disciples of all nations // dividing and conquering


Christians are called to love and serve others and to make this world a better place until we enter the next.

I don’t know about you, but I get overwhelmed by all that responsibility. Between disease and poverty and lack of clean water and suicide and violence and oppression of women and child abuse and homelessness and drug addiction, there is a lot to fix. And there’s no way you can fix it all.

It’s hard to think about, so it’s easier to just check out. To send a donation here and there for tax purposes but not get emotionally invested. To be honest, that’s been me for a while. I usually enjoy service projects while I’m doing them, but I often get depressed later on about the grand scheme of things.

But the thing is, we’re not called to fix everything. We’re called to fix something.

Acts of the Apostles records the very earliest days of Christianity. This passage gave me a swift kick in the pants and reinvigorated my interest in serving:

In those days when the number of disciples was increasing, the Hellenistic Jews among them complained against the Hebraic Jews because their widows were being overlooked in the daily distribution of food. So the Twelve gathered all the disciples together and said, “It would not be right for us to neglect the ministry of the word of God in order to wait on tables. Brothers and sisters, choose seven men among you who are known to be full of the Spirit and wisdom. We will turn this responsibility over to them and will give our attention to prayer and the ministry of the word.

This proposal pleased the whole group. They chose Stephen, a man full of faith and of the Holy Spirit; also Philip, Procorus, Nicanor, Timon, Parmenas, and Nicolas from Antioch, a convert to Judaism.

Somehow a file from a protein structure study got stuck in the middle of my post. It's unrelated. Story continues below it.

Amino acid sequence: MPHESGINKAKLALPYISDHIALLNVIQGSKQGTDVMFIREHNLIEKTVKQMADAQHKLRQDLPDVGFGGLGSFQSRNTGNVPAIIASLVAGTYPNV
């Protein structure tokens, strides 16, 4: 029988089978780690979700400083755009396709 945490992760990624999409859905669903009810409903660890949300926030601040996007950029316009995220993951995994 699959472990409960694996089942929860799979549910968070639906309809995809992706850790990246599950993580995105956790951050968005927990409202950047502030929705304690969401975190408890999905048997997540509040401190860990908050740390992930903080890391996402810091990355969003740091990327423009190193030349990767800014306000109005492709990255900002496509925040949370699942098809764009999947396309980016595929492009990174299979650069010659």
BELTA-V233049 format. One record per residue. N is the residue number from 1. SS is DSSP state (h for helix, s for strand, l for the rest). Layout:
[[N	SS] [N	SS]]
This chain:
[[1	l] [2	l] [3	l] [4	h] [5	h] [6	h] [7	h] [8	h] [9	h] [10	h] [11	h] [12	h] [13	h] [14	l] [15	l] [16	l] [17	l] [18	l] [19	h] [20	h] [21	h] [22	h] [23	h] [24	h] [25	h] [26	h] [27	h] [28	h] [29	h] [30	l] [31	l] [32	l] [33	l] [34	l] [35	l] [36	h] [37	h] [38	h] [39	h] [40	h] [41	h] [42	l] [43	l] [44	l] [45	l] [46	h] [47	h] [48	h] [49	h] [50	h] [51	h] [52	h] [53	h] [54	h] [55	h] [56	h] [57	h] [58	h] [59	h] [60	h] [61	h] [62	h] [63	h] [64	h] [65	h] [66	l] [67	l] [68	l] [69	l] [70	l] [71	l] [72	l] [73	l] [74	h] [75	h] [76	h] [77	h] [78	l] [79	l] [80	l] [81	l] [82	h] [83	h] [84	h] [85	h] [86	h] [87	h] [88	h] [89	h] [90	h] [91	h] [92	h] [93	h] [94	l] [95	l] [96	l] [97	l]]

Acts 6:1-5

Even the disciples — the people Jesus personally chose to walk with him and carry on his legacy — couldn’t take care of all the challenges their community faced. What a relief!

Only God has the power to fix the entire world. We play just one small part of that. But it’s an important part.

So get out there and find your something.

This post is part three of a series on the disciples. Read part one here and part three here.

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leviticus doesn’t have to suck


The Bible is in the wrong order.

Genesis is pretty interesting. It folds nicely into Exodus, where the story of God’s creation and chosen people continues, leading up to the lineage of Jesus. Then comes Leviticus — and you’re first bored to tears and then, wham, smacked in the face with a list of punishments and ceremonial cleansing rituals that, to modern eyes, seem arbitrary and unnecessarily harsh.

A lot of the cherry-picked verses that are exploited as “proof” that Christianity is backward, misogynist, hateful, etc., come from Leviticus. Putting people to death for saying something mean about their parents doesn’t quite seem to jive with our goal of spreading the unconditional love of Christ. Even as a believer, it’s pretty hard to get through Leviticus without some serious questions — unless you have the proper historical and spiritual context.